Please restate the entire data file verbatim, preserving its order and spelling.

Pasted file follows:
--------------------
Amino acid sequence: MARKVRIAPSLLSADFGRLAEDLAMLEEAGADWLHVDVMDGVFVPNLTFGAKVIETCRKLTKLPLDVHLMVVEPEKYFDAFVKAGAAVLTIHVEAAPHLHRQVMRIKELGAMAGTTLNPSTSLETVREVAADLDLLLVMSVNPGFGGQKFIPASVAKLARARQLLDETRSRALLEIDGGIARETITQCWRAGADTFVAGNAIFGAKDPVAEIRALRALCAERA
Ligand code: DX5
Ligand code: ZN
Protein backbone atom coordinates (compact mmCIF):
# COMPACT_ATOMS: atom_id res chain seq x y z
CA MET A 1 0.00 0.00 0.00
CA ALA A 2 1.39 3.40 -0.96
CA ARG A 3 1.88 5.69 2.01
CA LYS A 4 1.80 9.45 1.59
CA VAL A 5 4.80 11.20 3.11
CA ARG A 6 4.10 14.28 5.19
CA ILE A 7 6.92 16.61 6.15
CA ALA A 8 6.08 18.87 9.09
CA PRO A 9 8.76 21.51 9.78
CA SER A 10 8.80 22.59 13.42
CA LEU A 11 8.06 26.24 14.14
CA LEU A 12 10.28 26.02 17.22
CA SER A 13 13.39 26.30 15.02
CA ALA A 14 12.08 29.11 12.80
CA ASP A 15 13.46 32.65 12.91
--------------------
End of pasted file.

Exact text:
Amino acid sequence: MARKVRIAPSLLSADFGRLAEDLAMLEEAGADWLHVDVMDGVFVPNLTFGAKVIETCRKLTKLPLDVHLMVVEPEKYFDAFVKAGAAVLTIHVEAAPHLHRQVMRIKELGAMAGTTLNPSTSLETVREVAADLDLLLVMSVNPGFGGQKFIPASVAKLARARQLLDETRSRALLEIDGGIARETITQCWRAGADTFVAGNAIFGAKDPVAEIRALRALCAERA
Ligand code: DX5
Ligand code: ZN
Protein backbone atom coordinates (compact mmCIF):
# COMPACT_ATOMS: atom_id res chain seq x y z
CA MET A 1 0.00 0.00 0.00
CA ALA A 2 1.39 3.40 -0.96
CA ARG A 3 1.88 5.69 2.01
CA LYS A 4 1.80 9.45 1.59
CA VAL A 5 4.80 11.20 3.11
CA ARG A 6 4.10 14.28 5.19
CA ILE A 7 6.92 16.61 6.15
CA ALA A 8 6.08 18.87 9.09
CA PRO A 9 8.76 21.51 9.78
CA SER A 10 8.80 22.59 13.42
CA LEU A 11 8.06 26.24 14.14
CA LEU A 12 10.28 26.02 17.22
CA SER A 13 13.39 26.30 15.02
CA ALA A 14 12.08 29.11 12.80
CA ASP A 15 13.46 32.65 12.91